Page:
Elated by the finding, researchers are looking to mimic nature’s quantum ability to build solar energy collectors that work with near-photosynthetic efficiency. Alán Aspuru-Guzik, an assistant professor of chemistry and chemical biology at Harvard University, heads a team that is researching ways to incorporate the quantum lessons of photosynthesis into organic photovoltaic solar cells. This research is in only the earliest stages, but Aspuru-Guzik believes that Fleming’s work will be applicable in the race to manufacture cheap, efficient solar power cells out of organic molecules.
TUNNELING FOR SMELL
Quantum physics may explain the mysterious biological process of smell, too, says biophysicist Luca Turin, who first published his controversial hypothesis in 1996 while teaching at University College London. Then, as now, the prevailing notion was that the sensation of different smells is triggered when molecules called odorants fit into receptors in our nostrils like three-dimensional puzzle pieces snapping into place. The glitch here, for Turin, was that molecules with similar shapes do not necessarily smell anything like one another. Pinanethiol [C10H18S] has a strong grapefruit odor, for instance, while its near-twin pinanol [C10H18O] smells of pine needles. Smell must be triggered, he concluded, by some criteria other than an odorant’s shape alone.
What is really happening, Turin posited, is that the approximately 350 types of human smell receptors perform an act of quantum tunneling when a new odorant enters the nostril and reaches the olfactory nerve. After the odorant attaches to one of the nerve’s receptors, electrons from that receptor tunnel through the odorant, jiggling it back and forth. In this view, the odorant’s unique pattern of vibration is what makes a rose smell rosy and a wet dog smell wet-doggy.
In the quantum world, an electron from one biomolecule might hop to another, though classical laws of physics forbid it.
In 2007 Turin (who is now chief technical officer of the odorant-designing company Flexitral in Chantilly, Virginia) and his hypothesis received support from a paper by four physicists at University College London. That work, published in the journal Physical Review Letters, showed how the smell-tunneling process may operate. As an odorant approaches, electrons released from one side of a receptor quantum-mechanically tunnel through the odorant to the opposite side of the receptor. Exposed to this electric current, the heavier pinanethiol would vibrate differently from the lighter but similarly shaped pinanol.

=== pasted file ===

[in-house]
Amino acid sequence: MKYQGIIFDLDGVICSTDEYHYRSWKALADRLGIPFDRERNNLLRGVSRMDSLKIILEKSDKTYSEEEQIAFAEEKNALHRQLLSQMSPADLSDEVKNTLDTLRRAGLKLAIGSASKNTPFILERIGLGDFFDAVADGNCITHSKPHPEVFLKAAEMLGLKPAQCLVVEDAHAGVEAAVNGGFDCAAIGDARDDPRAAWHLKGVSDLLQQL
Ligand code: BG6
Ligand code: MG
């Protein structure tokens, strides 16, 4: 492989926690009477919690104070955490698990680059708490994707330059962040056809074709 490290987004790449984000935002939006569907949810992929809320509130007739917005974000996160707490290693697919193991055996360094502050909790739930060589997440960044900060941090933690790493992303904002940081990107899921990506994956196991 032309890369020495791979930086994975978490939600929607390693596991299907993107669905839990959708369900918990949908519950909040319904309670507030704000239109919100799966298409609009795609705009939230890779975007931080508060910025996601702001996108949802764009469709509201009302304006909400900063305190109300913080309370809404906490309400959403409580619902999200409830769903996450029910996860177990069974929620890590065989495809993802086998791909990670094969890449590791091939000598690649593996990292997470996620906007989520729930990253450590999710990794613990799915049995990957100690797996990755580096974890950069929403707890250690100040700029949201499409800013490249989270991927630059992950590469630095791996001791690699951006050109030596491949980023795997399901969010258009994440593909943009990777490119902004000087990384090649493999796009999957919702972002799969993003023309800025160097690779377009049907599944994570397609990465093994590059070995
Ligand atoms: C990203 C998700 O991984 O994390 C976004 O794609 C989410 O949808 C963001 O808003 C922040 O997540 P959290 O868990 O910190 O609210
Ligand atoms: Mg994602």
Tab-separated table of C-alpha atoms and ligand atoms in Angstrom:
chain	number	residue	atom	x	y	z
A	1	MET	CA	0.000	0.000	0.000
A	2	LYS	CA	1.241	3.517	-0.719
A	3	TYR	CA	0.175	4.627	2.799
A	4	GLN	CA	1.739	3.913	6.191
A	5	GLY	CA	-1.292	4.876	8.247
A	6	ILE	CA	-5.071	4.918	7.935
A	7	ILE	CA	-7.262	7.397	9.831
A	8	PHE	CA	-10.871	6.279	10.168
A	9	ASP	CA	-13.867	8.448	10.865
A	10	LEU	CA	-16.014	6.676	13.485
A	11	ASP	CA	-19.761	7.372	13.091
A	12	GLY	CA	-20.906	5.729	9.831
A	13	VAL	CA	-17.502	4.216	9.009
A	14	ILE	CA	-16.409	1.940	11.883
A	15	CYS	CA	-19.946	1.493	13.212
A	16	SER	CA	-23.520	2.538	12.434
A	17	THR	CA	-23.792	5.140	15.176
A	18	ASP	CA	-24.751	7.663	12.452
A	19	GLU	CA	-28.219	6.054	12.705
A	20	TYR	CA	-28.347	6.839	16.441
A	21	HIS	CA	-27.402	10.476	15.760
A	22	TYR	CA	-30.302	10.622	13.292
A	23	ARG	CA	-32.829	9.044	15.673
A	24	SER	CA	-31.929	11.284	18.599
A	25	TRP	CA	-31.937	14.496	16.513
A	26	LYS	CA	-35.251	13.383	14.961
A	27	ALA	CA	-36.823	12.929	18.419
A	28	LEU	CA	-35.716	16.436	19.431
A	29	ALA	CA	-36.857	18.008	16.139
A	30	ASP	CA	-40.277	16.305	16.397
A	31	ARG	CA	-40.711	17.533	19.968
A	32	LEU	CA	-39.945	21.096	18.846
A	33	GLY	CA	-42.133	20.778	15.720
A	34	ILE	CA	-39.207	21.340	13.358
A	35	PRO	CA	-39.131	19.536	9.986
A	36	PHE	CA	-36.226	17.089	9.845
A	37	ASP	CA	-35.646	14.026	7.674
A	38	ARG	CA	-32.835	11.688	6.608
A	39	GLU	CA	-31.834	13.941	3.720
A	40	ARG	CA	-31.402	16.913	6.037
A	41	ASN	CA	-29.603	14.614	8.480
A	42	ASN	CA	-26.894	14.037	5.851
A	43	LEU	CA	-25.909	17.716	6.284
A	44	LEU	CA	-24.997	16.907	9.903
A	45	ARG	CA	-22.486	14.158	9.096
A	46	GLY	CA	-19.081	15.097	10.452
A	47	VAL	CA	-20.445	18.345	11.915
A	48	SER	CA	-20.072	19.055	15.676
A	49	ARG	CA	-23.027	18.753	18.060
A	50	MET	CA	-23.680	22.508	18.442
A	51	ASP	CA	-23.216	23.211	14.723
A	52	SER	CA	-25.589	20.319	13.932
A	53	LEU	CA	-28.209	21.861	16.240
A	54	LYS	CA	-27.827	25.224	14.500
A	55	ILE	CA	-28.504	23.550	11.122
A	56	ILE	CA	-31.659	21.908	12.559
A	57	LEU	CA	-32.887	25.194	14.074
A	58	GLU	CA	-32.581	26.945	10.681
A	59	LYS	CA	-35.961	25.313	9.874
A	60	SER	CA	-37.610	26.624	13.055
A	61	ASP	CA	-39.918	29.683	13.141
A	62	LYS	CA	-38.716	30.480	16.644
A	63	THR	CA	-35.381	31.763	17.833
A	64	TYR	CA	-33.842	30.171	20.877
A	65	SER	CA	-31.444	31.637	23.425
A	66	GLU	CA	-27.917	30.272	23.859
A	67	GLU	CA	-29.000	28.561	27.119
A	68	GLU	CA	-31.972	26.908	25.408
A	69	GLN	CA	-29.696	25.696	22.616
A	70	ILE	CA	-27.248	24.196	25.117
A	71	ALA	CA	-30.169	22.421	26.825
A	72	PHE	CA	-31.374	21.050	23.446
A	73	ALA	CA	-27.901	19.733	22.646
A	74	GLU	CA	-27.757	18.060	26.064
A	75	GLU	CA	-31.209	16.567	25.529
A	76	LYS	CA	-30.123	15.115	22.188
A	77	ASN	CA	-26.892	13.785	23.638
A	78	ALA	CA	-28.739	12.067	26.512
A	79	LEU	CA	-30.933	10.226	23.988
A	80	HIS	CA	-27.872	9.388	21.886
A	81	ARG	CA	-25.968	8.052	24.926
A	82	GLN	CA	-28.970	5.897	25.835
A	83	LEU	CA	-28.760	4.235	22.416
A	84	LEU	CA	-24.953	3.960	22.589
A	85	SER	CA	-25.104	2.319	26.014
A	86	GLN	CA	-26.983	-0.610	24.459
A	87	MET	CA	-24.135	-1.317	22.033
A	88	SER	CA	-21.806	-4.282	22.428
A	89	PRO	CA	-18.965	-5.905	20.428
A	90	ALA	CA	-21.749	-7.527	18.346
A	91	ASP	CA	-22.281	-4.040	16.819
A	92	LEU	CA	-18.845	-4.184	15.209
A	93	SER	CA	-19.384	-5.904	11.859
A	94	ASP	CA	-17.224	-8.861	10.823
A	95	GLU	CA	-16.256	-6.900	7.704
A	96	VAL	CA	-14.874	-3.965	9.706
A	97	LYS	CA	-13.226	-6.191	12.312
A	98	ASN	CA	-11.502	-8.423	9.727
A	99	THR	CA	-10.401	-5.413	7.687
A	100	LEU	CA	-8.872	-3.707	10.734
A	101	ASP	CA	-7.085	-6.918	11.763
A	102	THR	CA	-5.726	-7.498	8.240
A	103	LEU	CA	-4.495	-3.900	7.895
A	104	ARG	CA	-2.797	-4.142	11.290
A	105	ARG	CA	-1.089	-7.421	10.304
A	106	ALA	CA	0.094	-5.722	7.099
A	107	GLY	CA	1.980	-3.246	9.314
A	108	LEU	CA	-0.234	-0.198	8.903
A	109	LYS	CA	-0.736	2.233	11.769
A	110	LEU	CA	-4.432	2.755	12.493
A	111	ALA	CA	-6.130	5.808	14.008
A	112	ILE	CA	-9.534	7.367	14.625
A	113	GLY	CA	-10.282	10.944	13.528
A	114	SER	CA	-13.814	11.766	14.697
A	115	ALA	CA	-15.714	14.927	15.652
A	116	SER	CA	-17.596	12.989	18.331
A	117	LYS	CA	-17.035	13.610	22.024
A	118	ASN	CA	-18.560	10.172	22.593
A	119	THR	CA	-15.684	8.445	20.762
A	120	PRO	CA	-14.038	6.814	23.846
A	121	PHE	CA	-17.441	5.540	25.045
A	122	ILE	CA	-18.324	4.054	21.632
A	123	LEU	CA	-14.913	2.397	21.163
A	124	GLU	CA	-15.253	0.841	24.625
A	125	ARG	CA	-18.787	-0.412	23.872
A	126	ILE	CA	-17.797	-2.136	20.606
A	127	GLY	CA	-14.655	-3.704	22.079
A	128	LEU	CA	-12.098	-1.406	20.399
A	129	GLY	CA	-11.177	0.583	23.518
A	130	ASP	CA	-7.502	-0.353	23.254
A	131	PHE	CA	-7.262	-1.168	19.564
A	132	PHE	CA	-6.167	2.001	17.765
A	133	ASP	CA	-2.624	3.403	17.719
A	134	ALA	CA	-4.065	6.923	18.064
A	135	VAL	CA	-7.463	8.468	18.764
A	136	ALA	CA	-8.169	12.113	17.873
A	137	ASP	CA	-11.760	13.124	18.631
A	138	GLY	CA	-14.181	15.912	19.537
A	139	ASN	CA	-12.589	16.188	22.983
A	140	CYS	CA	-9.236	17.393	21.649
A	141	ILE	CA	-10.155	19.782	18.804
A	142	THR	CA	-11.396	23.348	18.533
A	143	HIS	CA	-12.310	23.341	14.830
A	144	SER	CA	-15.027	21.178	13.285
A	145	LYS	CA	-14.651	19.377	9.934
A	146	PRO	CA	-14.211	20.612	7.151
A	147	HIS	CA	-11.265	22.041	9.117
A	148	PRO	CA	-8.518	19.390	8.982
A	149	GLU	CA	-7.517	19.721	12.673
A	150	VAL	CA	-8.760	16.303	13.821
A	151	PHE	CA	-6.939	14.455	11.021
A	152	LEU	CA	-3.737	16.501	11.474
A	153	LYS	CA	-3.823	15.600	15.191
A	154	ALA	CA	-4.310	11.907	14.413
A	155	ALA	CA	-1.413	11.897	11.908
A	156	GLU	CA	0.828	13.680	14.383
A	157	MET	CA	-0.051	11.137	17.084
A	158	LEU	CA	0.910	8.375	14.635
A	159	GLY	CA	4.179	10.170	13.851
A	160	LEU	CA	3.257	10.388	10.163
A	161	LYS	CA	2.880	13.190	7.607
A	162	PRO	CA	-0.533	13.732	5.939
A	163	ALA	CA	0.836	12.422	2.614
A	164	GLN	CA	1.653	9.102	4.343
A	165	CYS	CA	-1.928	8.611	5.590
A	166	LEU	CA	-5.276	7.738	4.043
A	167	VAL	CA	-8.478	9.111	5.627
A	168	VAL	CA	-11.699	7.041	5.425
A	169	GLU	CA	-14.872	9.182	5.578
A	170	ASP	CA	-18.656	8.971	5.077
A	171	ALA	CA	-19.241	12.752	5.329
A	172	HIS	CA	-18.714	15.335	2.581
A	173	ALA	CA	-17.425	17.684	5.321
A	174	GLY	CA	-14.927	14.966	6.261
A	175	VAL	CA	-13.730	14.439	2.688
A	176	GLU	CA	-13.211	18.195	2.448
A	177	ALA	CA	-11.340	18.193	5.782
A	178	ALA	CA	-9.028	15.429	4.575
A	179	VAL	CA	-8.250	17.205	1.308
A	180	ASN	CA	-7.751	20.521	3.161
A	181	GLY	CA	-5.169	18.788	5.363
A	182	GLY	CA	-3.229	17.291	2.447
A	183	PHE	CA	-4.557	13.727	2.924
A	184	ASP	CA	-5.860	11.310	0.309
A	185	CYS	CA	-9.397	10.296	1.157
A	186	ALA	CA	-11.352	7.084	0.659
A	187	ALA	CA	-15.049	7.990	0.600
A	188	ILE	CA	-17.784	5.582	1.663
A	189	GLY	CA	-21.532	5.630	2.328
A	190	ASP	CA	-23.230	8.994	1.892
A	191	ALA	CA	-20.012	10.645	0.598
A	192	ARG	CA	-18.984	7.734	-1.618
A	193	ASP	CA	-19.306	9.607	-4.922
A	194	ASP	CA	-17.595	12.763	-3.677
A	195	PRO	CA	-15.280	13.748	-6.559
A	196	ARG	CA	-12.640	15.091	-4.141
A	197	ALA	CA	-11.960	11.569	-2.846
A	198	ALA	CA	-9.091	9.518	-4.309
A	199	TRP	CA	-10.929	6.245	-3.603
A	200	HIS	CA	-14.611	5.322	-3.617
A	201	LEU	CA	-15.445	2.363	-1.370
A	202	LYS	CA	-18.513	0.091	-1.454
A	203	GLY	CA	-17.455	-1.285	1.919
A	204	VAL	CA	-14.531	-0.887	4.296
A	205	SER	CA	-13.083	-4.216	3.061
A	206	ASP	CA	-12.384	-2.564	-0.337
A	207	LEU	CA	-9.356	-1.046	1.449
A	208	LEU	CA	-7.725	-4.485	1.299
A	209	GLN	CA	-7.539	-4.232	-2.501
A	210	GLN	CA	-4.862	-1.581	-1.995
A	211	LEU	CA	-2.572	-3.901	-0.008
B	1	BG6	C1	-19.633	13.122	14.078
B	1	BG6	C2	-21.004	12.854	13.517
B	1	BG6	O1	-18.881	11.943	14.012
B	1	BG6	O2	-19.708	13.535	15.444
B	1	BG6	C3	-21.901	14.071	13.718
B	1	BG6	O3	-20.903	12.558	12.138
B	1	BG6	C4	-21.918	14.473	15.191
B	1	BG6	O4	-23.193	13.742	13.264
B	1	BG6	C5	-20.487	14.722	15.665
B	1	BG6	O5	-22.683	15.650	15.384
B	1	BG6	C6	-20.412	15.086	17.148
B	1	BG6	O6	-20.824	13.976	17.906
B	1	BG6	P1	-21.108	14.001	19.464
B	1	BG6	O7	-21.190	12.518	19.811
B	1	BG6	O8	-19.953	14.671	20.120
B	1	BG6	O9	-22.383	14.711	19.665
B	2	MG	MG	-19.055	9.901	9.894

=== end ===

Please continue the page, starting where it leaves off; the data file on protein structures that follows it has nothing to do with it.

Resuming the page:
“I call it the ‘swipe-card model,’?” says coauthor A. Marshall Stoneham, an emeritus professor of physics. “The card’s got to be a good enough shape to swipe through one of the receptors.” But it is the frequency of vibration, not the shape, that determines the scent of a molecule.
THE GREEN TEA PARTY
Even green tea may tie into subtle subatomic processes. In 2007 four biochemists from the Autonomous University of Barcelona announced that the secret to green tea’s effectiveness as an anti-oxidant—a substance that neutralizes the harmful free radicals that can damage cells—may also be quantum mechanical. Publishing their findings in the Journal of the American Chemical Society, the group reported that antioxidants called catechins act like fishing trollers in the human body. (Catechins are among the chief organic compounds found in tea, wine, and some fruits and vegetables.)